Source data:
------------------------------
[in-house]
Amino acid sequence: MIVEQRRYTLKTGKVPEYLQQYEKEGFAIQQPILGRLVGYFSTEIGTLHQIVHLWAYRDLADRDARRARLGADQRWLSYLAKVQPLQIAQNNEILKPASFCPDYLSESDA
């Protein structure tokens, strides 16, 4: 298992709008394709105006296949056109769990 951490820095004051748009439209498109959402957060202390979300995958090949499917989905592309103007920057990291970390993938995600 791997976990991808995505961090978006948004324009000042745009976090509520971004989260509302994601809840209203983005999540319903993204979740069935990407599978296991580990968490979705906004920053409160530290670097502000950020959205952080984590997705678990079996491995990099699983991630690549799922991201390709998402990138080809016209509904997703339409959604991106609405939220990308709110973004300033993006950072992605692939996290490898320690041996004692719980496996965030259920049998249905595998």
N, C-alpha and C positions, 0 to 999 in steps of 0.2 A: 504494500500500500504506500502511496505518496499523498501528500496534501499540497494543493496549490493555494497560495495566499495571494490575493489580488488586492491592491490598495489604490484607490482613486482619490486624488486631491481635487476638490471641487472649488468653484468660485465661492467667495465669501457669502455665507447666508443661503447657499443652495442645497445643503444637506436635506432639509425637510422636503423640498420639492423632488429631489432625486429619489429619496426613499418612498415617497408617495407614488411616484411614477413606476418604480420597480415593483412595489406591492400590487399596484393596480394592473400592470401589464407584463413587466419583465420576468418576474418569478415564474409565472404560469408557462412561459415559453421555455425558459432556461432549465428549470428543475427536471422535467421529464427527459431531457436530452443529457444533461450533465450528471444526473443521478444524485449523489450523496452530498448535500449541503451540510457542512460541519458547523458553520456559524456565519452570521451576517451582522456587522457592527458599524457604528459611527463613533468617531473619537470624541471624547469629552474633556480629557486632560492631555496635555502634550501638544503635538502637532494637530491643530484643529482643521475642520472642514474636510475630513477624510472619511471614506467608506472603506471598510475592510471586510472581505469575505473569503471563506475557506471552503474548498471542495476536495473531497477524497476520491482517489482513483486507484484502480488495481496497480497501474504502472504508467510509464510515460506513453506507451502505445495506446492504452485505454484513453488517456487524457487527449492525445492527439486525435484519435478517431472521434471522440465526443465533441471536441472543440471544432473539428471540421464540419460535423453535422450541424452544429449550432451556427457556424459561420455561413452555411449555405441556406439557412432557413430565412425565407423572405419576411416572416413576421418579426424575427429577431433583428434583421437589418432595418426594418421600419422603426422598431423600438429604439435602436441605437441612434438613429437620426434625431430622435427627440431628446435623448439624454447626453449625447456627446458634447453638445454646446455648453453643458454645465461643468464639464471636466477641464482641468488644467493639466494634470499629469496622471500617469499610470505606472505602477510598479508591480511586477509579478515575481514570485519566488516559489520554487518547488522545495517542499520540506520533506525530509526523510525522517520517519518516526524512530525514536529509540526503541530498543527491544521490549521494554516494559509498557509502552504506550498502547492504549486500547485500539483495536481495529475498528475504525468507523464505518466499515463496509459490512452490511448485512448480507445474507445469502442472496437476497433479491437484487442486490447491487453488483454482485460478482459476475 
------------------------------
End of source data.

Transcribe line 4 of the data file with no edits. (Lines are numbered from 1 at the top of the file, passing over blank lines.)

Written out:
N, C-alpha and C positions, 0 to 999 in steps of 0.2 A: 504494500500500500504506500502511496505518496499523498501528500496534501499540497494543493496549490493555494497560495495566499495571494490575493489580488488586492491592491490598495489604490484607490482613486482619490486624488486631491481635487476638490471641487472649488468653484468660485465661492467667495465669501457669502455665507447666508443661503447657499443652495442645497445643503444637506436635506432639509425637510422636503423640498420639492423632488429631489432625486429619489429619496426613499418612498415617497408617495407614488411616484411614477413606476418604480420597480415593483412595489406591492400590487399596484393596480394592473400592470401589464407584463413587466419583465420576468418576474418569478415564474409565472404560469408557462412561459415559453421555455425558459432556461432549465428549470428543475427536471422535467421529464427527459431531457436530452443529457444533461450533465450528471444526473443521478444524485449523489450523496452530498448535500449541503451540510457542512460541519458547523458553520456559524456565519452570521451576517451582522456587522457592527458599524457604528459611527463613533468617531473619537470624541471624547469629552474633556480629557486632560492631555496635555502634550501638544503635538502637532494637530491643530484643529482643521475642520472642514474636510475630513477624510472619511471614506467608506472603506471598510475592510471586510472581505469575505473569503471563506475557506471552503474548498471542495476536495473531497477524497476520491482517489482513483486507484484502480488495481496497480497501474504502472504508467510509464510515460506513453506507451502505445495506446492504452485505454484513453488517456487524457487527449492525445492527439486525435484519435478517431472521434471522440465526443465533441471536441472543440471544432473539428471540421464540419460535423453535422450541424452544429449550432451556427457556424459561420455561413452555411449555405441556406439557412432557413430565412425565407423572405419576411416572416413576421418579426424575427429577431433583428434583421437589418432595418426594418421600419422603426422598431423600438429604439435602436441605437441612434438613429437620426434625431430622435427627440431628446435623448439624454447626453449625447456627446458634447453638445454646446455648453453643458454645465461643468464639464471636466477641464482641468488644467493639466494634470499629469496622471500617469499610470505606472505602477510598479508591480511586477509579478515575481514570485519566488516559489520554487518547488522545495517542499520540506520533506525530509526523510525522517520517519518516526524512530525514536529509540526503541530498543527491544521490549521494554516494559509498557509502552504506550498502547492504549486500547485500539483495536481495529475498528475504525468507523464505518466499515463496509459490512452490511448485512448480507445474507445469502442472496437476497433479491437484487442486490447491487453488483454482485460478482459476475 